INVESTIGADORES
DE ANGELO Carlos Daniel
artículos
Título:
Population status of primates in the Atlantic Forest of Argentina
Autor/es:
AGOSTINI, ILARIA; PIZZIO, ESTEBAN; DE ANGELO, CARLOS; DI BITETTI, MARIO
Revista:
INTERNATIONAL JOURNAL OF PRIMATOLOGY
Editorial:
SPRINGER/PLENUM PUBLISHERS
Referencias:
Lugar: New York; Año: 2015 vol. 36 p. 244 - 244
ISSN:
0164-0291
Resumen:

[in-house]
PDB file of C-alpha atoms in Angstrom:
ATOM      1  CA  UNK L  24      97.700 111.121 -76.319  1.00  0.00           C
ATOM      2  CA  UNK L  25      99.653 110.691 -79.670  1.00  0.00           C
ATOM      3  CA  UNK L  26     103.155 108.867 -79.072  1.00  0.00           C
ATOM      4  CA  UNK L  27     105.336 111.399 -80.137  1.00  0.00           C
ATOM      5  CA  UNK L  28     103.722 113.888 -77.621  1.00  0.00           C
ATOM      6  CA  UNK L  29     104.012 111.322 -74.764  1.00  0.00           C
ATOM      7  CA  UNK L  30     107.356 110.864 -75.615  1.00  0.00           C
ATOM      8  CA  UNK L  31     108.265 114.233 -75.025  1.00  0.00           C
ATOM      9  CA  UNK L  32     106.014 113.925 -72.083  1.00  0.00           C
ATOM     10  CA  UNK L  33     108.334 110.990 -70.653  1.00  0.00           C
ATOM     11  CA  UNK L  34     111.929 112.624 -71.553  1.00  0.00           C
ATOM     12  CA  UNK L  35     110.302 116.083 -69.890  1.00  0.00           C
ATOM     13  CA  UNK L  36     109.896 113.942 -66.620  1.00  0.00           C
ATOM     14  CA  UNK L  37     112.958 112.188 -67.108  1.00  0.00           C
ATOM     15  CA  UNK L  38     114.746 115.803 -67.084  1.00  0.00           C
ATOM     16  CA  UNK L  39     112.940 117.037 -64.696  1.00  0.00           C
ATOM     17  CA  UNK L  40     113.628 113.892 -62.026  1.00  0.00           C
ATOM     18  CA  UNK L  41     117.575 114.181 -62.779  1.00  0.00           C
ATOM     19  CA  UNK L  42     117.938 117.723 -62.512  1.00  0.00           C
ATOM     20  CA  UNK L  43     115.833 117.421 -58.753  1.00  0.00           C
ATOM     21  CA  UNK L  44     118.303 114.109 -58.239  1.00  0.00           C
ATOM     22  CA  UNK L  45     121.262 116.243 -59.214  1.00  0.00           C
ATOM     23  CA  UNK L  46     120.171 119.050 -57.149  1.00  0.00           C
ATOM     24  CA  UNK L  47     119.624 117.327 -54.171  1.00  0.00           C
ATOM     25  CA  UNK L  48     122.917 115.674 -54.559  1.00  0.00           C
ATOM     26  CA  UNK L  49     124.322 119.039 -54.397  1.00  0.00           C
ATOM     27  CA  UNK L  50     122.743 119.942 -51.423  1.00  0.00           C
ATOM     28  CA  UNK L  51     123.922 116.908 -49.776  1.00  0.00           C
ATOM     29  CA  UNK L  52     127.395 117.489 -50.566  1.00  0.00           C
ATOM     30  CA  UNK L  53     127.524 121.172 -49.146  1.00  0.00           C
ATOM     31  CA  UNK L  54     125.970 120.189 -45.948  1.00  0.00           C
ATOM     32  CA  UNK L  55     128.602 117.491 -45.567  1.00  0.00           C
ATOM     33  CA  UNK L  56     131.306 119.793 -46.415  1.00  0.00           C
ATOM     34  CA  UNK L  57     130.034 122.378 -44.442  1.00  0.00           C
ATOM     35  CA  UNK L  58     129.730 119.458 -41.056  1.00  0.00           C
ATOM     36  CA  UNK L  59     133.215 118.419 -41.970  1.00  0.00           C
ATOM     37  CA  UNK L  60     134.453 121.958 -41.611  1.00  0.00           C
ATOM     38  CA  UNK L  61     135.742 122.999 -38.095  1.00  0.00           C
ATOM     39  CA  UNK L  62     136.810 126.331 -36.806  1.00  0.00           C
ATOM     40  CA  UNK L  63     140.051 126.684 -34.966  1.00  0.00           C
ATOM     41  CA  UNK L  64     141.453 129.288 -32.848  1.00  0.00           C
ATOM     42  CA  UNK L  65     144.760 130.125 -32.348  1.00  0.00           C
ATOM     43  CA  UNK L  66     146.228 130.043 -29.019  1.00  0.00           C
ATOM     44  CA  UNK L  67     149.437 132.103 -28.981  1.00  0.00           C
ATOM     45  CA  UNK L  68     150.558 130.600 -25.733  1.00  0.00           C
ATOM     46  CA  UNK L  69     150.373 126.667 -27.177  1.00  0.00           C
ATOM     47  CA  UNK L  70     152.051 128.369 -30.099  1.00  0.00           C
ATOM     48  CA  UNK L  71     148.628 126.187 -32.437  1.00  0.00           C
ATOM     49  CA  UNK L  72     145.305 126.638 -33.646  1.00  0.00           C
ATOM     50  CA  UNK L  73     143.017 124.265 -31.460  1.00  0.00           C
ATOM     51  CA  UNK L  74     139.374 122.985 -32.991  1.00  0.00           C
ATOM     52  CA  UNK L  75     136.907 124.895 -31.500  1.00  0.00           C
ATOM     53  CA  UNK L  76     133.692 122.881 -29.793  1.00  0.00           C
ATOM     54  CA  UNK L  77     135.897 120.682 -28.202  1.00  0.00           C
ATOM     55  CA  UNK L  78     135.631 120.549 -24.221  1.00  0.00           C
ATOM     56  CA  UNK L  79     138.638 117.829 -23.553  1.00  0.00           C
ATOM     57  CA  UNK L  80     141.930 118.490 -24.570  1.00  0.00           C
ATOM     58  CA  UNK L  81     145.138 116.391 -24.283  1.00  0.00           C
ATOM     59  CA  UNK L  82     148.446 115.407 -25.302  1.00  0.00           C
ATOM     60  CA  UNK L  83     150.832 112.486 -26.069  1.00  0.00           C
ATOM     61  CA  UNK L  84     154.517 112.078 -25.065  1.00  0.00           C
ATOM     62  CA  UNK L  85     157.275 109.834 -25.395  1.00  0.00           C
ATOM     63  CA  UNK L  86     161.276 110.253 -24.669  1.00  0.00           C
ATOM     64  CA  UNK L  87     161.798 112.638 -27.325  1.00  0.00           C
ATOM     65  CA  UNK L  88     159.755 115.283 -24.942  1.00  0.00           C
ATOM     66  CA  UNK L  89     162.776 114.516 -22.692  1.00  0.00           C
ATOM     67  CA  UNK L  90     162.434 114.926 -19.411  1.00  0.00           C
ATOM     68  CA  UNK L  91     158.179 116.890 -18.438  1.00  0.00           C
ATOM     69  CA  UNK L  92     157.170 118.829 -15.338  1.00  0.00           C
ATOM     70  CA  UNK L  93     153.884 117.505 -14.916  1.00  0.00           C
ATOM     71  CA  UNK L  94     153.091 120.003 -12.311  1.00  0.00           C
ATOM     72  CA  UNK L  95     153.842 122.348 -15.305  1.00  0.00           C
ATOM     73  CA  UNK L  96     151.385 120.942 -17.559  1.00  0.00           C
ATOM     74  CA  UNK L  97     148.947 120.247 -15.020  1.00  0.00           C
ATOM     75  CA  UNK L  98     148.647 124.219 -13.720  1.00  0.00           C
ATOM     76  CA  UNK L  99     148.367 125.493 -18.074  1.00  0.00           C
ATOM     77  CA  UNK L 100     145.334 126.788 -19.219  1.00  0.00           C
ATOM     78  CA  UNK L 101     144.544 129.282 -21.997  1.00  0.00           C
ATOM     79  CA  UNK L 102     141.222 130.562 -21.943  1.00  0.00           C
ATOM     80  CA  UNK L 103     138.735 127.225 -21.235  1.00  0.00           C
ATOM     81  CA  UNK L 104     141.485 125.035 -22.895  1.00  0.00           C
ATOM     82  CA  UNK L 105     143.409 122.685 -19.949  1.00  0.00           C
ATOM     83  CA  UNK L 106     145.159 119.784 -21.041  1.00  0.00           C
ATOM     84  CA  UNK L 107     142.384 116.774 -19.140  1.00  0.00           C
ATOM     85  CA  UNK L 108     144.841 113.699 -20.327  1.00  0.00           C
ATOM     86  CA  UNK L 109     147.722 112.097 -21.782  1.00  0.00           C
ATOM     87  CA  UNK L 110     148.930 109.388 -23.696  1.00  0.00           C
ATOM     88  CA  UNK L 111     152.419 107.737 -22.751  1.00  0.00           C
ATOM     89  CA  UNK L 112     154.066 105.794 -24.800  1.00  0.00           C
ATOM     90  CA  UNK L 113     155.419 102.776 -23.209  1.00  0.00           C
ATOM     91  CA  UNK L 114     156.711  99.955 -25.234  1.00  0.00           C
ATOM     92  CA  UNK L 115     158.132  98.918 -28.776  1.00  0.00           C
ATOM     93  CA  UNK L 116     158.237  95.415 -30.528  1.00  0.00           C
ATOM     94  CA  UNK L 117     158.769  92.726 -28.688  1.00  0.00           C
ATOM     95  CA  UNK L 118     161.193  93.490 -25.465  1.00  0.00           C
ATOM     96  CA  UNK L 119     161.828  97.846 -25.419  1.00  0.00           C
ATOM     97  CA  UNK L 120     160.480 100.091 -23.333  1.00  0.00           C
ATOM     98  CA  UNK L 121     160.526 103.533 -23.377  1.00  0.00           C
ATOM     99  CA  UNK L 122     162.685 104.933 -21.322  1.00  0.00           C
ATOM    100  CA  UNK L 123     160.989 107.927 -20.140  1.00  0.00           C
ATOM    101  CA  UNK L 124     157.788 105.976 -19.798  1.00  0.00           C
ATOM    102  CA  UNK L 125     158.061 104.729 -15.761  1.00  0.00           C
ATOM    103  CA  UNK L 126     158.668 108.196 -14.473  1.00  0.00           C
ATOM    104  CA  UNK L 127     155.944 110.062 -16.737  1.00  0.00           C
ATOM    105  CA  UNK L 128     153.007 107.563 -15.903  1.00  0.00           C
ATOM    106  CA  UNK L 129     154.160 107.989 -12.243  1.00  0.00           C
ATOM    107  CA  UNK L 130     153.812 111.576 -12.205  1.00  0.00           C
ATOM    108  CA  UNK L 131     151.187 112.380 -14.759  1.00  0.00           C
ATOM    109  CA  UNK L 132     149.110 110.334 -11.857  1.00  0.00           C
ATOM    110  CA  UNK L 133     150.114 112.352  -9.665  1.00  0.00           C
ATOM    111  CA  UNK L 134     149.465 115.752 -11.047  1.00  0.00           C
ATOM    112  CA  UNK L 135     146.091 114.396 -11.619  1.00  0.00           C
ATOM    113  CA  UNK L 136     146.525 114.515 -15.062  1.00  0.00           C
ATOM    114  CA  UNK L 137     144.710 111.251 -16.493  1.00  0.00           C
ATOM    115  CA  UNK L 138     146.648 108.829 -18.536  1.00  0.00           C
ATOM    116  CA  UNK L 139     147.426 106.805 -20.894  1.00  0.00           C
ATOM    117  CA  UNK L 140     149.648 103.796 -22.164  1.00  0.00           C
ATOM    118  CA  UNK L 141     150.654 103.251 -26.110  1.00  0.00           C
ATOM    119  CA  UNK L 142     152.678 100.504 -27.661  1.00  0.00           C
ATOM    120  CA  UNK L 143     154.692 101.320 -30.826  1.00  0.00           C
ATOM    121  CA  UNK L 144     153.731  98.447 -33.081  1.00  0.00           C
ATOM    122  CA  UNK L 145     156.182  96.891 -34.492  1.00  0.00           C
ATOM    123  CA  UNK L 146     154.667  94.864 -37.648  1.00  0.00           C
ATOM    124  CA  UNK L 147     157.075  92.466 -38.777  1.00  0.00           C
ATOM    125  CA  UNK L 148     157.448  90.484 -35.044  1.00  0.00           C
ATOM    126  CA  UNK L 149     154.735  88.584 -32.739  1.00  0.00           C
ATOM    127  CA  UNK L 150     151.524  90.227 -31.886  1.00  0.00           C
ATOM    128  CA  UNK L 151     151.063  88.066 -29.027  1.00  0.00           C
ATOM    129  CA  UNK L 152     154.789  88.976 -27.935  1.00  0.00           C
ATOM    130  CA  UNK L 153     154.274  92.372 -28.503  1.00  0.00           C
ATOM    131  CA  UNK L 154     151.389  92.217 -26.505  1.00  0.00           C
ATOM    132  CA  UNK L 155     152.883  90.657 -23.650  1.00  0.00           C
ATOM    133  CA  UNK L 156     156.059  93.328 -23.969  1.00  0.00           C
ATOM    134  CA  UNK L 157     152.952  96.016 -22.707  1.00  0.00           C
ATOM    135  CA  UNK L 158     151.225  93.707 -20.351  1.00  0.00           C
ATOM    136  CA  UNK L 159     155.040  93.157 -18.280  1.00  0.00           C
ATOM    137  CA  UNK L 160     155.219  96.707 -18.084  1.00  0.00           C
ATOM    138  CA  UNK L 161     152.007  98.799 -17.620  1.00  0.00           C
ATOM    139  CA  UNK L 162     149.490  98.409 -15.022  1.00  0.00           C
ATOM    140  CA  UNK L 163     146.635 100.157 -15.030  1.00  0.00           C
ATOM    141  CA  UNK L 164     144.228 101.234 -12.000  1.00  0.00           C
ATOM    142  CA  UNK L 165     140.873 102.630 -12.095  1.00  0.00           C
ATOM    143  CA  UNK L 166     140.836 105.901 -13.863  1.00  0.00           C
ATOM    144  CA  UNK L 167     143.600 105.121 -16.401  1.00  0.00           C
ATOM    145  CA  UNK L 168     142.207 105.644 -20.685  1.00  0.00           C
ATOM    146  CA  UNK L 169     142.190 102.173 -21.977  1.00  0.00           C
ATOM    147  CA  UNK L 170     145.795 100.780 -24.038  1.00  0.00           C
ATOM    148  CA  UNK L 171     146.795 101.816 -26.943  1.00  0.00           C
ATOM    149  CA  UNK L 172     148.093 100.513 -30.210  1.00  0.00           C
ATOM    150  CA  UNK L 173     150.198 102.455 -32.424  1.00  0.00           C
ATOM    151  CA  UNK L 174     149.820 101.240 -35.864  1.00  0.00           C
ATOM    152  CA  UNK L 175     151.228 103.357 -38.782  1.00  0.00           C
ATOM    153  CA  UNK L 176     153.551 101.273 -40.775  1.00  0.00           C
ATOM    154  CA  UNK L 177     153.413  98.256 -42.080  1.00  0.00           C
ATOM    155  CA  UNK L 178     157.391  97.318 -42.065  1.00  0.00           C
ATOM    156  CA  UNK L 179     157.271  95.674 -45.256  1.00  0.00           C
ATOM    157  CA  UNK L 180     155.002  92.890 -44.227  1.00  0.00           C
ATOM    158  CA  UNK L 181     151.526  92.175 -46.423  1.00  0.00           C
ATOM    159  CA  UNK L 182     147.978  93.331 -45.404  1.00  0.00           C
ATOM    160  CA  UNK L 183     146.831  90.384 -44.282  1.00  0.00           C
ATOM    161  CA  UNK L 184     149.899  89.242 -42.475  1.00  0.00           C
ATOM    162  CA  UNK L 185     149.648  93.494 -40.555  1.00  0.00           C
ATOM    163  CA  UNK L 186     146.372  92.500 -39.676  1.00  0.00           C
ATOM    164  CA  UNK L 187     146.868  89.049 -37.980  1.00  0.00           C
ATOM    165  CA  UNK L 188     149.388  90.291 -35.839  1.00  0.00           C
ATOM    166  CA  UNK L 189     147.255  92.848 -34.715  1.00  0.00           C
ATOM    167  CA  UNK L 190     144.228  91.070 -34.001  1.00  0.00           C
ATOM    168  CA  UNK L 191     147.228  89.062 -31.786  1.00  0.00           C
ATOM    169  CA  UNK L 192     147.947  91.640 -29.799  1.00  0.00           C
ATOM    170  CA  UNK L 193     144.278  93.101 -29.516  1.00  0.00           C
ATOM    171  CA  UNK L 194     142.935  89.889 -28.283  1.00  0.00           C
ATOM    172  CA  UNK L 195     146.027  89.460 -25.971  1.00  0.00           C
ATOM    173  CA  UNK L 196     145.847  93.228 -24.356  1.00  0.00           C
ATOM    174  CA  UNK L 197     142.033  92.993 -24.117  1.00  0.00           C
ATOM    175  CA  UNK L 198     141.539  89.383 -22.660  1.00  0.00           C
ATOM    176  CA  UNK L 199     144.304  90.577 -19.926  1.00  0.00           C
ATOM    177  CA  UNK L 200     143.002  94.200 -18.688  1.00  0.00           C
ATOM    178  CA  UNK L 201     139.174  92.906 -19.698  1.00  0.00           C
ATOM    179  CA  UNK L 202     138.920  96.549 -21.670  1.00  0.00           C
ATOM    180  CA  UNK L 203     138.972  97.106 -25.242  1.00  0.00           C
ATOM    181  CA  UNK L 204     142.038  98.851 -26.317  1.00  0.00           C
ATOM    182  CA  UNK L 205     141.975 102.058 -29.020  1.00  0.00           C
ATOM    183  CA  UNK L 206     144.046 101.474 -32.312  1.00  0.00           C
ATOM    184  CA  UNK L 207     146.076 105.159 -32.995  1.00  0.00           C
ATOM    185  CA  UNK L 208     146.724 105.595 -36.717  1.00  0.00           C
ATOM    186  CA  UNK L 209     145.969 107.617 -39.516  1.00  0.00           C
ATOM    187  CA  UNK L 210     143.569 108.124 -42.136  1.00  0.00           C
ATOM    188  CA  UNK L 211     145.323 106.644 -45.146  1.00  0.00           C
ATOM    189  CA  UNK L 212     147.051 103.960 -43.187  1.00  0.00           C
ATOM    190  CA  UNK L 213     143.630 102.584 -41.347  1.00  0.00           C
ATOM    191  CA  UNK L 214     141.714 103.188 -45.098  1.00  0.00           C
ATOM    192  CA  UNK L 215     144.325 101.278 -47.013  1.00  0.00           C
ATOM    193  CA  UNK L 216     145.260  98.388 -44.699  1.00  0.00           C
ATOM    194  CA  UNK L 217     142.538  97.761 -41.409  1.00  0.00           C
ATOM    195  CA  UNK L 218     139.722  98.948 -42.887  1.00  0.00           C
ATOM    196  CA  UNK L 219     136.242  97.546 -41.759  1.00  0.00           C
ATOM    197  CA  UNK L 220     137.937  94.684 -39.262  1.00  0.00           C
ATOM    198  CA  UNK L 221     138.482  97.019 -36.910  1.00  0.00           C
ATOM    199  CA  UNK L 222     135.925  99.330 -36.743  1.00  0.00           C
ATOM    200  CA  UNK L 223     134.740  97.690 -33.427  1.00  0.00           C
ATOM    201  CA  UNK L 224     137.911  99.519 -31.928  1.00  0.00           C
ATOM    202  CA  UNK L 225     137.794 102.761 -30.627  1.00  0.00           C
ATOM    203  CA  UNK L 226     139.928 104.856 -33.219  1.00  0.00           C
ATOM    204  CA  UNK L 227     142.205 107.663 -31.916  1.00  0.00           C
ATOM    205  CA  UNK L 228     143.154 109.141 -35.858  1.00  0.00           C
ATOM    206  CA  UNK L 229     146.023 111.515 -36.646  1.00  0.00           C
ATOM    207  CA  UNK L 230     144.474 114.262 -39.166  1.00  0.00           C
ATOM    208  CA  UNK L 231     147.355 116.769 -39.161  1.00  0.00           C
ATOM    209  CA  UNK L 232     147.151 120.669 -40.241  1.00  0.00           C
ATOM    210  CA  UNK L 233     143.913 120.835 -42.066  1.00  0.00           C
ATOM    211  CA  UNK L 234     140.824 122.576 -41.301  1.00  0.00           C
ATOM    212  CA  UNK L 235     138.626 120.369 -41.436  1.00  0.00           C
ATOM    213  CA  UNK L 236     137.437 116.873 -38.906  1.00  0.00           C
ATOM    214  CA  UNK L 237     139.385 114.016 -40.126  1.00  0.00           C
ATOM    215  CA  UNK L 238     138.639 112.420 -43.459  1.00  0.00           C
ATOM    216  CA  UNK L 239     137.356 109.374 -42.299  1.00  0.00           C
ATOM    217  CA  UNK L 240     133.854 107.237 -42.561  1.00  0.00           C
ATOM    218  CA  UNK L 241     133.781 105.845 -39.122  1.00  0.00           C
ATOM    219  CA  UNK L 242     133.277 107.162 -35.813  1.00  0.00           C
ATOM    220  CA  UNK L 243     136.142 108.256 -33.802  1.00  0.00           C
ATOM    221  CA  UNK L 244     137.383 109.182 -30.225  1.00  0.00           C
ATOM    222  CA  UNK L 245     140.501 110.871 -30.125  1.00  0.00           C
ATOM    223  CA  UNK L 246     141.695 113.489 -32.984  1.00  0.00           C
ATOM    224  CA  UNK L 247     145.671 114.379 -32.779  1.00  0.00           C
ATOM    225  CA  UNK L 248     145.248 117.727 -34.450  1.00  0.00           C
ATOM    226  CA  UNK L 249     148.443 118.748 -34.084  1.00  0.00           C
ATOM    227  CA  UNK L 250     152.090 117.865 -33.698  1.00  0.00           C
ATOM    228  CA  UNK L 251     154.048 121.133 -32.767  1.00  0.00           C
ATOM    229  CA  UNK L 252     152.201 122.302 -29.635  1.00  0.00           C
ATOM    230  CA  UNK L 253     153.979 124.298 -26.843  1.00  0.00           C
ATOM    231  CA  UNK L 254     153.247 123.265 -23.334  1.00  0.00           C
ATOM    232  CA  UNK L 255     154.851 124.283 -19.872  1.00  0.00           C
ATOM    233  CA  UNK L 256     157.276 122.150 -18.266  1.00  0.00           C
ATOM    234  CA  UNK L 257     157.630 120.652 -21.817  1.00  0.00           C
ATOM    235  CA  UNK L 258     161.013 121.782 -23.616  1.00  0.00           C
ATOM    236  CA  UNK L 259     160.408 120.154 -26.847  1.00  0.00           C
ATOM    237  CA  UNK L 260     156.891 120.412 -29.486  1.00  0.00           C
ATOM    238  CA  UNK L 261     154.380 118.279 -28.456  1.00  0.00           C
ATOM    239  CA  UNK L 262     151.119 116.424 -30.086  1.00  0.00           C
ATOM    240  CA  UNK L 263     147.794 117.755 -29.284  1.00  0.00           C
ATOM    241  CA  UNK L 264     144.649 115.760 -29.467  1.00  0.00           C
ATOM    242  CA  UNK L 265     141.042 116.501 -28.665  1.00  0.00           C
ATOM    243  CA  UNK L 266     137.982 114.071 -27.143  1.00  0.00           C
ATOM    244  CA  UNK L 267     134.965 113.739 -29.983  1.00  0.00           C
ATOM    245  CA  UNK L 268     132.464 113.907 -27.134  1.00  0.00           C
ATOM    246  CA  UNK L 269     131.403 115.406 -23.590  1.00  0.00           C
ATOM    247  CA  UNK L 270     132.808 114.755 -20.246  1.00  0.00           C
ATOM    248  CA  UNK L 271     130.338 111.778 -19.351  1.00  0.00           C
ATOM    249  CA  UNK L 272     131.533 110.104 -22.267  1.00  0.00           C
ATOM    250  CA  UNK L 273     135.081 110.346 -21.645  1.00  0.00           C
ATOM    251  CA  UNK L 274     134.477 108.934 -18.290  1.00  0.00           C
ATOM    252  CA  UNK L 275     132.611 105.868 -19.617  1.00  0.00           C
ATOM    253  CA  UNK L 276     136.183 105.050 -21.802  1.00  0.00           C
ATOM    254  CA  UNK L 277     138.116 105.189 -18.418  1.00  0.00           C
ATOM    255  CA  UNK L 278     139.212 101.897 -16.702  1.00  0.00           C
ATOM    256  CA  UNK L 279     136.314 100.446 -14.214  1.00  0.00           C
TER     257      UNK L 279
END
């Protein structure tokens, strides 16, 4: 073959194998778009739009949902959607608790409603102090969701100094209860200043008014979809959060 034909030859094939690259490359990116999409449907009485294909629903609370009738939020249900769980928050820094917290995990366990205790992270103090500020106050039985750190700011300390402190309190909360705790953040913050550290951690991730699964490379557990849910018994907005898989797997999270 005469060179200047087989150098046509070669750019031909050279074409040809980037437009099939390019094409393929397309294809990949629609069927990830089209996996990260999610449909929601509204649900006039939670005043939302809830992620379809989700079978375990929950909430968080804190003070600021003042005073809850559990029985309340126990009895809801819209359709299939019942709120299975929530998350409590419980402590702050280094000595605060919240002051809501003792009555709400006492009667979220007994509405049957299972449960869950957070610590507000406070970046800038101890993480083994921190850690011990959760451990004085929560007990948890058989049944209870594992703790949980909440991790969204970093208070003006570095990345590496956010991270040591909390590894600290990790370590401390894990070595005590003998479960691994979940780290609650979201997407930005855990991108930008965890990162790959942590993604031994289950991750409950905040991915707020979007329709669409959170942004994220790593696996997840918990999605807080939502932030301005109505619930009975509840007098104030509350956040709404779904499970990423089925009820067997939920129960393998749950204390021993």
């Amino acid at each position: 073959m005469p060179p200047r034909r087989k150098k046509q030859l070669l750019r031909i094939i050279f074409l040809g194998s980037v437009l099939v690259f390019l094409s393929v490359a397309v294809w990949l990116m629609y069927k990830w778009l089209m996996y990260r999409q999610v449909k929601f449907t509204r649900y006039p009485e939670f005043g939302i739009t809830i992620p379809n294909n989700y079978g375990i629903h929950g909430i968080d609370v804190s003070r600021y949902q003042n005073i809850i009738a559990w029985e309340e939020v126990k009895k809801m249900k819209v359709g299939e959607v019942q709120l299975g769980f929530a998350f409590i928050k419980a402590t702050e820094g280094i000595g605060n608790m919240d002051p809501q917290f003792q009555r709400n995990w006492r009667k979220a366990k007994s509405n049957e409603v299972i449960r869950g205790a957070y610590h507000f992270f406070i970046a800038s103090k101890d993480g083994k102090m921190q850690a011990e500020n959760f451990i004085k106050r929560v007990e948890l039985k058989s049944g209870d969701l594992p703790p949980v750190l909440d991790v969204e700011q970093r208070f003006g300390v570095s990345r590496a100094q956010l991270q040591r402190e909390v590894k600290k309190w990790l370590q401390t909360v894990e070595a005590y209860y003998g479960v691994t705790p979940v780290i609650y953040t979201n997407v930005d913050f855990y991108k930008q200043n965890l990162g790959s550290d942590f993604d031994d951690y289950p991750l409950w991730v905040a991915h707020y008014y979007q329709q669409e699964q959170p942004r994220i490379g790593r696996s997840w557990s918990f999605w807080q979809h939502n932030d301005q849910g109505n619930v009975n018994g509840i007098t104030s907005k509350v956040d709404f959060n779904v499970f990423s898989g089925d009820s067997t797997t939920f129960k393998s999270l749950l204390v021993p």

To guide future conservation actions and management decisions, it is crucial to assess the population status and identify the environmental or anthropogenic variables that affect species? abundance and persistence. The main goal of our study was to evaluate the population and conservation status of the three primate species inhabiting the Atlantic Forest of Misiones, Argentina: the brown howler monkey (Alouattaguariba), the black-and-gold howler monkey (Alouatta caraya), and the blackhorned capuchin monkey [Sapajus (= Cebus) nigritus].We conducted repeated surveys at 31 transects in the central-eastern portion of Misiones province where the three species co-occur, and used occupancy models to assess the effect of human accessibility on black-horned capuchins. In addition, we carried out interviews with local people to assess the status of all three species and the extent to which yellow fever outbreaks may have affected each of them. During the surveys we found no direct or indirect evidence of the presence of brown howlers or black-and-gold howlers in the study area, while we recorded 18 direct and indirect signs of presence of black-horned capuchins in a total of 12 sites. Based on interviews and comparisons with previous density estimates, we conclude that the abundance of both howler species has dropped drastically, possibly due to recent yellow fever outbreaks. Conservation action is thus urgent, especially for the endangered brown howler population. Although black-horned capuchins are not currently considered threatened, we found them to be sensitive toa nthropogenic disturbance. In the next few decades, the predictable spread and increasing intensity of human activities in this region may cause a drastic decline of this capuchin population.